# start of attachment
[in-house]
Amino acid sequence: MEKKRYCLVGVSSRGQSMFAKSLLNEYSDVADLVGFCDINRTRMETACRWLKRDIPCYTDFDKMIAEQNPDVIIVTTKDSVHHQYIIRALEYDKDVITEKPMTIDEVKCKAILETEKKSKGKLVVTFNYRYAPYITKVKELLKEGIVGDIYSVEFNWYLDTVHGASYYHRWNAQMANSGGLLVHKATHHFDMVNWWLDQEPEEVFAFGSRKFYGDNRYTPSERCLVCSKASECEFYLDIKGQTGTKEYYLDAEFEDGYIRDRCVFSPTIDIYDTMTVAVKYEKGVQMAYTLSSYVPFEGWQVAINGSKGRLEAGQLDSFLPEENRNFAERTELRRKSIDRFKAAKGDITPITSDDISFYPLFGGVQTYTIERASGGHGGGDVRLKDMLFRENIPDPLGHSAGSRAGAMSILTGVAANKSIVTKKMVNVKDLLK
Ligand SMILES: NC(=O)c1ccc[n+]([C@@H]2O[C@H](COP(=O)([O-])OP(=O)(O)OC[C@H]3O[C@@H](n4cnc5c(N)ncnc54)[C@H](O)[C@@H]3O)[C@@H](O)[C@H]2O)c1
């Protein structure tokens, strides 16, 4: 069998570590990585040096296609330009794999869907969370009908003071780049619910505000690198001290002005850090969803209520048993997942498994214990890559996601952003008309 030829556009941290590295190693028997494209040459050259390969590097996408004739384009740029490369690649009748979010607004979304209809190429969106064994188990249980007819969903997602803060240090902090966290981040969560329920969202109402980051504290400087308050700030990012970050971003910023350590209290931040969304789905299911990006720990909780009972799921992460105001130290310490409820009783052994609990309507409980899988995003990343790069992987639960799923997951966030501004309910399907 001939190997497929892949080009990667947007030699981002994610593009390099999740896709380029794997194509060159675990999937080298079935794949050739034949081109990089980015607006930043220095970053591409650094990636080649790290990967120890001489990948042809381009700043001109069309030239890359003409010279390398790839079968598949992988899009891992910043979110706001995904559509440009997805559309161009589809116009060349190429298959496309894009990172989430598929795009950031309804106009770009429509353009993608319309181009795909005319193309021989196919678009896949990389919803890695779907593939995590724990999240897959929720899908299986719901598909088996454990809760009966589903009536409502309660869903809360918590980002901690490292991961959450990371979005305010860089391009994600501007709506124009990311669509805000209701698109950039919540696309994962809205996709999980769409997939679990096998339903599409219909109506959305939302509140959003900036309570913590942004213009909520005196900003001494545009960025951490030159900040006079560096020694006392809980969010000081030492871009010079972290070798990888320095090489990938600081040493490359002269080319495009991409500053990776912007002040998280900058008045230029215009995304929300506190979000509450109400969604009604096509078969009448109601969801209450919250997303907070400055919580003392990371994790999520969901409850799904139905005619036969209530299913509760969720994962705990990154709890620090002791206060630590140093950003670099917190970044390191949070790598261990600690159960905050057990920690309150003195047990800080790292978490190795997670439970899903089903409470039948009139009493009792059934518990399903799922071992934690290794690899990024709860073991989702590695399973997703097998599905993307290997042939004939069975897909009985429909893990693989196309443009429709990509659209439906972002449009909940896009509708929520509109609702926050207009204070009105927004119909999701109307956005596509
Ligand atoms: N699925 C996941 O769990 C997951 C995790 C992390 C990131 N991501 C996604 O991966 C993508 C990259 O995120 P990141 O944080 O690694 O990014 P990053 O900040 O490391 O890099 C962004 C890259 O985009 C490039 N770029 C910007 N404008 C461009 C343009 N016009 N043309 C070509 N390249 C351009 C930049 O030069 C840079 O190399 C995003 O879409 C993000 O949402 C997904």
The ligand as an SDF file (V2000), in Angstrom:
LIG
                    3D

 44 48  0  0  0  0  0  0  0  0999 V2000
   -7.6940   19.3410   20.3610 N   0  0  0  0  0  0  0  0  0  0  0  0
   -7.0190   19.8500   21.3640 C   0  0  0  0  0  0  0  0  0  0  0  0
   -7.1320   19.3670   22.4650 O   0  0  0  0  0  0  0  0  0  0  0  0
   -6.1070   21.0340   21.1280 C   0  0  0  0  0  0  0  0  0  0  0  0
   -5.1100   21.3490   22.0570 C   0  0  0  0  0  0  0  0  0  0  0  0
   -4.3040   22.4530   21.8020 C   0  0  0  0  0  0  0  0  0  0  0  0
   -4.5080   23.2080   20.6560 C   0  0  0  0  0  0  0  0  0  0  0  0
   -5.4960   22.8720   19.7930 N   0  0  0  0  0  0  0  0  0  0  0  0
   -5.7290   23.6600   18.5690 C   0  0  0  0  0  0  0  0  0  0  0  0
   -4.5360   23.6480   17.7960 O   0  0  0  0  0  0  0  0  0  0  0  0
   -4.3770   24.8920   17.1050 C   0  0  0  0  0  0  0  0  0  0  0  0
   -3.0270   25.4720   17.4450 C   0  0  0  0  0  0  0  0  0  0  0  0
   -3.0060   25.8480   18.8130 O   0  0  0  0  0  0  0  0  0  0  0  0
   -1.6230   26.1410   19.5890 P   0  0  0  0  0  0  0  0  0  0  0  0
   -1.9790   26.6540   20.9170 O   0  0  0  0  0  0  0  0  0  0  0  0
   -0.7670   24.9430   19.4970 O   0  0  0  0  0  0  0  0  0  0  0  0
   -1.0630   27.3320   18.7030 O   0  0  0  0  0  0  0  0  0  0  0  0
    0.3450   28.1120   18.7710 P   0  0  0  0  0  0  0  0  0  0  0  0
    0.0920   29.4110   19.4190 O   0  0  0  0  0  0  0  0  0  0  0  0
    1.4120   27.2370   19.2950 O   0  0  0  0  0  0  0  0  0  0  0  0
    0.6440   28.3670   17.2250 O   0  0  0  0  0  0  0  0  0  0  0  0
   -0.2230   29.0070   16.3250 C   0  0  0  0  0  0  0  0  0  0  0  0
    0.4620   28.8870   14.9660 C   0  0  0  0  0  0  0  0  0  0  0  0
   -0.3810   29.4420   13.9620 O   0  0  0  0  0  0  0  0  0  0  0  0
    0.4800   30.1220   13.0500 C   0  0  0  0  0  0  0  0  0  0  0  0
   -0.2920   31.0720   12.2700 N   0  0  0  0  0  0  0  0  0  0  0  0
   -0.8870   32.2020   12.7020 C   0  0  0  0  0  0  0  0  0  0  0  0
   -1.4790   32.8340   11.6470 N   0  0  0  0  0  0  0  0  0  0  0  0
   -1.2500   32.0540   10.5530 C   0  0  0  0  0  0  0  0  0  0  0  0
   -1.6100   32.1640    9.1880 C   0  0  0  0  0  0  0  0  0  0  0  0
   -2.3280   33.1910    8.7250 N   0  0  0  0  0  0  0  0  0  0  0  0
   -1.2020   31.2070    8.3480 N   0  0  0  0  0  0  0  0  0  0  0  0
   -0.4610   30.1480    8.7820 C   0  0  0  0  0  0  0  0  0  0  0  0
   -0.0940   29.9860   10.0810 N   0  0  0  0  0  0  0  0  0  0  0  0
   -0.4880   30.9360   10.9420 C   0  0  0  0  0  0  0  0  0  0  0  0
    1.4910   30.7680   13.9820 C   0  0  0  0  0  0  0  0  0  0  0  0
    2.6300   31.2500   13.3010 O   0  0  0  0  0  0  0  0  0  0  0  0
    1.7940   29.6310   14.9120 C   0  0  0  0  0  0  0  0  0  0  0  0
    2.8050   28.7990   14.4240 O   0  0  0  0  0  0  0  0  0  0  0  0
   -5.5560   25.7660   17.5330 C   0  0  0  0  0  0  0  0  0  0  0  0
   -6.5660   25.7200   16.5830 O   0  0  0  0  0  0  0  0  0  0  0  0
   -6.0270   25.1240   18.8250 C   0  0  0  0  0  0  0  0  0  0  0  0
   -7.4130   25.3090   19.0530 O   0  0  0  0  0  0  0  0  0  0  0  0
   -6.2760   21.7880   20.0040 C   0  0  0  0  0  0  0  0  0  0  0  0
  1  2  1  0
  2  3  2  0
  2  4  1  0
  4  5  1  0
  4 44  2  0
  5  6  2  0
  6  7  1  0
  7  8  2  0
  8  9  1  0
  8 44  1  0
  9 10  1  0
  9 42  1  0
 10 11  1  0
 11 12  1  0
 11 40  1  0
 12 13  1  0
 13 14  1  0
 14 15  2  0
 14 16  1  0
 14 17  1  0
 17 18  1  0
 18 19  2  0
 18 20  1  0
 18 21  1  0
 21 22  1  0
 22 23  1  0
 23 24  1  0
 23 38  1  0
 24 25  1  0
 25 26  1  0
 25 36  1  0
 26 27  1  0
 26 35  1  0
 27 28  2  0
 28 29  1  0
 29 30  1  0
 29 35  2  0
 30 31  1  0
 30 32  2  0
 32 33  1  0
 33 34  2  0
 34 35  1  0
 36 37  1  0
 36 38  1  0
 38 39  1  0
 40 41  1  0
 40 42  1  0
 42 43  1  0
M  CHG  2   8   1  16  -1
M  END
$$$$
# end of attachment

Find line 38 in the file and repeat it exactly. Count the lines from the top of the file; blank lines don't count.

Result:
   -1.2500   32.0540   10.5530 C   0  0  0  0  0  0  0  0  0  0  0  0